I really am not a fan of the “bitter female” protagonist because so often it is completely overdone. It’s hard to get readers to sympathize with someone whom they feel is overreacting and/or being irrational. Luckily, Courtney Walsh manages to avoid most of the pitfalls in Just Look Up, although the longer I read, the sicker I got of Lane’s angst and bitterness (it’s a long book, so by the end Lane continually feeling sorry for herself wears thin). Lane has some legitimate reasons for being so closed-off, though some of them I thought were expressed a little melodramatically by Walsh, and at least her behavior makes sense in light of her past and emotions.
Ryan, unfortunately, falls into every pitfall and cliché of a love interest and of a character with his particular background. My kingdom for a love interest who doesn’t have “muscles rippling under his shirt” that the female protagonist admires and then pretends she doesn’t feel attracted to him. Nothing of Ryan’s story surprised me and he was about as interesting as a paper bag.
I do think Walsh overexaggerated the extent that people rely on their cellphones, although I don’t doubt there are workaholics like Lane in the world and that people are too attached to their screens. I also am upset that there was never a scene in the novel where Lane talks with her family about her work, her stress, and the physical effects it had on her. There’s actually never really a scene where Lane gets her thoughts out, at all, or any sense of resolution or fulfillment besides a short chat with her sister. The Lane the story ends with is virtually the same Lane the story begins with, which seems counterproductive to the point Walsh is making.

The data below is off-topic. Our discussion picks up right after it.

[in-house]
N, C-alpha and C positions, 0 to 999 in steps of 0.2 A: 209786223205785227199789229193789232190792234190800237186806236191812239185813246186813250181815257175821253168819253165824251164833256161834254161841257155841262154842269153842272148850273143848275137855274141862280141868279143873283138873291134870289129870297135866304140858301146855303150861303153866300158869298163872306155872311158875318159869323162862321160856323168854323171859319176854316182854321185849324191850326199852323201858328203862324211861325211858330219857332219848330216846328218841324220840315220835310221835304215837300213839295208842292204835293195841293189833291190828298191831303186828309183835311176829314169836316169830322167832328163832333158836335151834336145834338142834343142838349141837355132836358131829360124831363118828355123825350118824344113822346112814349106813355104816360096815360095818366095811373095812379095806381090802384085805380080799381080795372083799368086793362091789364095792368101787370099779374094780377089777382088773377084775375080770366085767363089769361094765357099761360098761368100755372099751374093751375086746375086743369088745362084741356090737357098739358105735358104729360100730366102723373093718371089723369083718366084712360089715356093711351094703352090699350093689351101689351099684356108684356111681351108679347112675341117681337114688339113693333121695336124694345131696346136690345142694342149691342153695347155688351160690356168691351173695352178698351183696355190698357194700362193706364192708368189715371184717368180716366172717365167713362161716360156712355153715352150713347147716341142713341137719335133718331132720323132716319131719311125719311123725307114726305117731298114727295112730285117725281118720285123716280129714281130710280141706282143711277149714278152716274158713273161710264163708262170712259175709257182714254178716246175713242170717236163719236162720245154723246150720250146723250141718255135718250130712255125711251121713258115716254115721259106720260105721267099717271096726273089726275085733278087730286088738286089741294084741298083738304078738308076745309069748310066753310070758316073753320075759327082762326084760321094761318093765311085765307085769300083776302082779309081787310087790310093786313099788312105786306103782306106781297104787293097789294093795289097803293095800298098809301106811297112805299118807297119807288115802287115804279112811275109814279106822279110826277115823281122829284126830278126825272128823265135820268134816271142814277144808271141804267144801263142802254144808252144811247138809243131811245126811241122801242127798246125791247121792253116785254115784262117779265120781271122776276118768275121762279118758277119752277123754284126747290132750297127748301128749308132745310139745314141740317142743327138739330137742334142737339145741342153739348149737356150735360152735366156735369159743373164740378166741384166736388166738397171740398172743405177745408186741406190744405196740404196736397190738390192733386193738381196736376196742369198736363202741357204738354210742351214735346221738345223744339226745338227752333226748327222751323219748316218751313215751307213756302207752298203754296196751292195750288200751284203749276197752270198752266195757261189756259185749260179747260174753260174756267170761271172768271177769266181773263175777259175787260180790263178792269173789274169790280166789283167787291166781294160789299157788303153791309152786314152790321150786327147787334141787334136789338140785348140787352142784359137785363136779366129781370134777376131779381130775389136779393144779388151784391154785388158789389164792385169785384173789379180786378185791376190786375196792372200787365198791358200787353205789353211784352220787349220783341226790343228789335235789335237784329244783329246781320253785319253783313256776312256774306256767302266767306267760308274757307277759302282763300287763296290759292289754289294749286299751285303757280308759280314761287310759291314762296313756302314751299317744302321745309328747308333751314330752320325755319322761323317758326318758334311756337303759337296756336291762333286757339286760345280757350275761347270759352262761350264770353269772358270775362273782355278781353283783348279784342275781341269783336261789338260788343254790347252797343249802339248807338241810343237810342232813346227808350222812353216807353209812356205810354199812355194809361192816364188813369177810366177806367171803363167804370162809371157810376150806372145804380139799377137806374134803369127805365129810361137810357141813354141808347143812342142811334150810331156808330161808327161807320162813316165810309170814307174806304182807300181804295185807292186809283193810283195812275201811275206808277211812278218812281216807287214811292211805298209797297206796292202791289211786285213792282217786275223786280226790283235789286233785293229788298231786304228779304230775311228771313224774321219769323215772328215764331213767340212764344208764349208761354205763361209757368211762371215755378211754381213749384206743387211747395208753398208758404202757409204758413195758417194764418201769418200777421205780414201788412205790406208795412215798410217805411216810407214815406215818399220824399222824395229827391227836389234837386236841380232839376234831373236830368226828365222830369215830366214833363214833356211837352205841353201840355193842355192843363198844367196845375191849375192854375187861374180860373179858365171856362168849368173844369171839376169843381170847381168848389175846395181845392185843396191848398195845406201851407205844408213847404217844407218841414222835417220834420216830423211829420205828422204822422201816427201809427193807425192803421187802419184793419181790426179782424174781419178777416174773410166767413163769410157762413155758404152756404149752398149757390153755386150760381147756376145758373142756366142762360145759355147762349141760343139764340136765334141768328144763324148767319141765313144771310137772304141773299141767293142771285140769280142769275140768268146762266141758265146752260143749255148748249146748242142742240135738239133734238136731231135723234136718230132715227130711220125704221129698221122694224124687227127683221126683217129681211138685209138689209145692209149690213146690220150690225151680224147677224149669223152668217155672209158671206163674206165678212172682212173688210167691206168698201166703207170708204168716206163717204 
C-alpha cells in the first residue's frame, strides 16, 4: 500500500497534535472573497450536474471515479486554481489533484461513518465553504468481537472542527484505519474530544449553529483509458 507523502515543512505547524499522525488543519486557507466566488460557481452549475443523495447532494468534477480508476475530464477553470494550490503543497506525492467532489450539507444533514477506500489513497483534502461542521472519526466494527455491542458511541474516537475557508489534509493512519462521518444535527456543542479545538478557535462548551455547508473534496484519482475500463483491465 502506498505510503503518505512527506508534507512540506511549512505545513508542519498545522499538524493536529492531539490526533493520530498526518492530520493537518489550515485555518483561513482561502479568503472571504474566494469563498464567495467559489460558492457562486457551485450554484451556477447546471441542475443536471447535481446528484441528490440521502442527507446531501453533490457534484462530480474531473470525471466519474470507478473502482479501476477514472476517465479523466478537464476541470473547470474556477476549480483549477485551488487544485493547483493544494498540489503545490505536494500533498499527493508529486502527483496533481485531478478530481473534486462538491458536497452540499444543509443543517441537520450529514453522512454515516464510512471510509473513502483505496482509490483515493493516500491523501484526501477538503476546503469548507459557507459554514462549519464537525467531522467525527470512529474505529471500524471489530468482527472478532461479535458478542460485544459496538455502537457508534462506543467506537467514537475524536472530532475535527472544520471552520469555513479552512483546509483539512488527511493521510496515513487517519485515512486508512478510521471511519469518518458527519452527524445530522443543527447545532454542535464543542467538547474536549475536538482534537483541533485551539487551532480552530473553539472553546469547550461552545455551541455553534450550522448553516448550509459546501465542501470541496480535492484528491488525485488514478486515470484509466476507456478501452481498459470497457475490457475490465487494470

Just Look Up starts off well with a character type that is usually annoying, then falls flat when the length of the novel means that Lane’s bitterness starts to grate after 300+ pages with almost no progress. Maybe I’m just not very sympathetic to a character’s seemingly (and actually) irrational thoughts and behavior, especially when it’s dwelt on for the entire book and never truly resolved. I was also not a fan of Ryan, who breaks out of no “male love interest” boxes and whose story is check-box predictable, right down to his rippling muscles. I think a lot of the book is good and/or has potential, but I think a shorter book with a better sense of resolution would have made it better.